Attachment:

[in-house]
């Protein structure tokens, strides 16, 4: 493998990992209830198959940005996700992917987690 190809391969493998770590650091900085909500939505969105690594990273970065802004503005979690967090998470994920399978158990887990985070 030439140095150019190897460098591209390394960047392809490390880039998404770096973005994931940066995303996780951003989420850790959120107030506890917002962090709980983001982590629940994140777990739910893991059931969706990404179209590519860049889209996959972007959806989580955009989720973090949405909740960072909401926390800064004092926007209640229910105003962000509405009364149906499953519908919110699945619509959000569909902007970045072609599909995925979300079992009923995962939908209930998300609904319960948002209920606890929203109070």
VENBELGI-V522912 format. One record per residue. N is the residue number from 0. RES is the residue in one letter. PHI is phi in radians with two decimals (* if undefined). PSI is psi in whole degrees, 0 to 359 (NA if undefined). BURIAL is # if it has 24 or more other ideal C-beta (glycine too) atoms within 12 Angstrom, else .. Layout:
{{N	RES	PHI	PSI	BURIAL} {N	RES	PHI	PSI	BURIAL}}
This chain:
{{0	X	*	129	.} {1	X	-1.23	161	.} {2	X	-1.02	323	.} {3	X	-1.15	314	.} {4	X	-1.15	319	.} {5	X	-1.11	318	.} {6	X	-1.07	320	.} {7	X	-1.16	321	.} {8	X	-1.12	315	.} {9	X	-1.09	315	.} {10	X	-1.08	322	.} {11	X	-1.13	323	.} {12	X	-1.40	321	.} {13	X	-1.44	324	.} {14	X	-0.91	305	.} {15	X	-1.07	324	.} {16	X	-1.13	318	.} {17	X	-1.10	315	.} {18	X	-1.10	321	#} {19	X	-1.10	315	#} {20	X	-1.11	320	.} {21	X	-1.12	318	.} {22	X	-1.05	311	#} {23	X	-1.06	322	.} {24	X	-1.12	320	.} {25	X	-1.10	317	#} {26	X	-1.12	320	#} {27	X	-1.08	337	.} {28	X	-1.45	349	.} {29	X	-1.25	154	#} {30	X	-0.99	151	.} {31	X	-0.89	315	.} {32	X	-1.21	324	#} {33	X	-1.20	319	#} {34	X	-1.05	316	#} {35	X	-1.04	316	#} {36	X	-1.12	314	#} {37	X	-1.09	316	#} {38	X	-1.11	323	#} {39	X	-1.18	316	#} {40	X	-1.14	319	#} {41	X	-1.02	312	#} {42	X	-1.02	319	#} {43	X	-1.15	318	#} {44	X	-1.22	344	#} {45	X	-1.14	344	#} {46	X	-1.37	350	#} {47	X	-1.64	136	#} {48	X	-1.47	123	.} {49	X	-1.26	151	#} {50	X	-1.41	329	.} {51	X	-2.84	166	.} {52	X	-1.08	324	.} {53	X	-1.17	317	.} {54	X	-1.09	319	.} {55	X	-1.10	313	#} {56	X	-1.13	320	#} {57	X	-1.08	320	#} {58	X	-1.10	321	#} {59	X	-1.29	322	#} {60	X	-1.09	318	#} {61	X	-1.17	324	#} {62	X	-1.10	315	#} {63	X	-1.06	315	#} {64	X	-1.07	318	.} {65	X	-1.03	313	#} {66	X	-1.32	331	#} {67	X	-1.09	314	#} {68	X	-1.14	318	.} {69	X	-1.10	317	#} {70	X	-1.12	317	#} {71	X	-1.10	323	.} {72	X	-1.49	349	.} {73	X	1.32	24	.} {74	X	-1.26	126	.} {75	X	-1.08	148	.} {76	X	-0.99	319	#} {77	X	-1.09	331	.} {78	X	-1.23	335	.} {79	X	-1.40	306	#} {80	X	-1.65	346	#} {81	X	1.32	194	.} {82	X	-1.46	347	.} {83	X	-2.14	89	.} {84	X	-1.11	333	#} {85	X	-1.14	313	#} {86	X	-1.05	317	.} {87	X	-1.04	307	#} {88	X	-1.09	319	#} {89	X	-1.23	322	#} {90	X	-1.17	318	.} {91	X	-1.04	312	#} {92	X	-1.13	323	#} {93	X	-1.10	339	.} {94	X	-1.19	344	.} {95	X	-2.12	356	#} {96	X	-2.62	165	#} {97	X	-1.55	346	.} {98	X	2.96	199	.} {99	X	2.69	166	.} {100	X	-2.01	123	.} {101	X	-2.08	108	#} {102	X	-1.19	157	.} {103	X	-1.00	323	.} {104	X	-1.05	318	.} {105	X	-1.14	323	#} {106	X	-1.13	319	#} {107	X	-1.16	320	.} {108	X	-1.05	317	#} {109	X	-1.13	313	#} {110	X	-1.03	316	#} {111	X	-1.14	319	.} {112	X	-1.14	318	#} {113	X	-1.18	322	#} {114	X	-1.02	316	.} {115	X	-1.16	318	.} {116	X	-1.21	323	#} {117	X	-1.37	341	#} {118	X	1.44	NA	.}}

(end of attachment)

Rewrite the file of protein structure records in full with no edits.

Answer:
[in-house]
């Protein structure tokens, strides 16, 4: 493998990992209830198959940005996700992917987690 190809391969493998770590650091900085909500939505969105690594990273970065802004503005979690967090998470994920399978158990887990985070 030439140095150019190897460098591209390394960047392809490390880039998404770096973005994931940066995303996780951003989420850790959120107030506890917002962090709980983001982590629940994140777990739910893991059931969706990404179209590519860049889209996959972007959806989580955009989720973090949405909740960072909401926390800064004092926007209640229910105003962000509405009364149906499953519908919110699945619509959000569909902007970045072609599909995925979300079992009923995962939908209930998300609904319960948002209920606890929203109070």
VENBELGI-V522912 format. One record per residue. N is the residue number from 0. RES is the residue in one letter. PHI is phi in radians with two decimals (* if undefined). PSI is psi in whole degrees, 0 to 359 (NA if undefined). BURIAL is # if it has 24 or more other ideal C-beta (glycine too) atoms within 12 Angstrom, else .. Layout:
{{N	RES	PHI	PSI	BURIAL} {N	RES	PHI	PSI	BURIAL}}
This chain:
{{0	X	*	129	.} {1	X	-1.23	161	.} {2	X	-1.02	323	.} {3	X	-1.15	314	.} {4	X	-1.15	319	.} {5	X	-1.11	318	.} {6	X	-1.07	320	.} {7	X	-1.16	321	.} {8	X	-1.12	315	.} {9	X	-1.09	315	.} {10	X	-1.08	322	.} {11	X	-1.13	323	.} {12	X	-1.40	321	.} {13	X	-1.44	324	.} {14	X	-0.91	305	.} {15	X	-1.07	324	.} {16	X	-1.13	318	.} {17	X	-1.10	315	.} {18	X	-1.10	321	#} {19	X	-1.10	315	#} {20	X	-1.11	320	.} {21	X	-1.12	318	.} {22	X	-1.05	311	#} {23	X	-1.06	322	.} {24	X	-1.12	320	.} {25	X	-1.10	317	#} {26	X	-1.12	320	#} {27	X	-1.08	337	.} {28	X	-1.45	349	.} {29	X	-1.25	154	#} {30	X	-0.99	151	.} {31	X	-0.89	315	.} {32	X	-1.21	324	#} {33	X	-1.20	319	#} {34	X	-1.05	316	#} {35	X	-1.04	316	#} {36	X	-1.12	314	#} {37	X	-1.09	316	#} {38	X	-1.11	323	#} {39	X	-1.18	316	#} {40	X	-1.14	319	#} {41	X	-1.02	312	#} {42	X	-1.02	319	#} {43	X	-1.15	318	#} {44	X	-1.22	344	#} {45	X	-1.14	344	#} {46	X	-1.37	350	#} {47	X	-1.64	136	#} {48	X	-1.47	123	.} {49	X	-1.26	151	#} {50	X	-1.41	329	.} {51	X	-2.84	166	.} {52	X	-1.08	324	.} {53	X	-1.17	317	.} {54	X	-1.09	319	.} {55	X	-1.10	313	#} {56	X	-1.13	320	#} {57	X	-1.08	320	#} {58	X	-1.10	321	#} {59	X	-1.29	322	#} {60	X	-1.09	318	#} {61	X	-1.17	324	#} {62	X	-1.10	315	#} {63	X	-1.06	315	#} {64	X	-1.07	318	.} {65	X	-1.03	313	#} {66	X	-1.32	331	#} {67	X	-1.09	314	#} {68	X	-1.14	318	.} {69	X	-1.10	317	#} {70	X	-1.12	317	#} {71	X	-1.10	323	.} {72	X	-1.49	349	.} {73	X	1.32	24	.} {74	X	-1.26	126	.} {75	X	-1.08	148	.} {76	X	-0.99	319	#} {77	X	-1.09	331	.} {78	X	-1.23	335	.} {79	X	-1.40	306	#} {80	X	-1.65	346	#} {81	X	1.32	194	.} {82	X	-1.46	347	.} {83	X	-2.14	89	.} {84	X	-1.11	333	#} {85	X	-1.14	313	#} {86	X	-1.05	317	.} {87	X	-1.04	307	#} {88	X	-1.09	319	#} {89	X	-1.23	322	#} {90	X	-1.17	318	.} {91	X	-1.04	312	#} {92	X	-1.13	323	#} {93	X	-1.10	339	.} {94	X	-1.19	344	.} {95	X	-2.12	356	#} {96	X	-2.62	165	#} {97	X	-1.55	346	.} {98	X	2.96	199	.} {99	X	2.69	166	.} {100	X	-2.01	123	.} {101	X	-2.08	108	#} {102	X	-1.19	157	.} {103	X	-1.00	323	.} {104	X	-1.05	318	.} {105	X	-1.14	323	#} {106	X	-1.13	319	#} {107	X	-1.16	320	.} {108	X	-1.05	317	#} {109	X	-1.13	313	#} {110	X	-1.03	316	#} {111	X	-1.14	319	.} {112	X	-1.14	318	#} {113	X	-1.18	322	#} {114	X	-1.02	316	.} {115	X	-1.16	318	.} {116	X	-1.21	323	#} {117	X	-1.37	341	#} {118	X	1.44	NA	.}}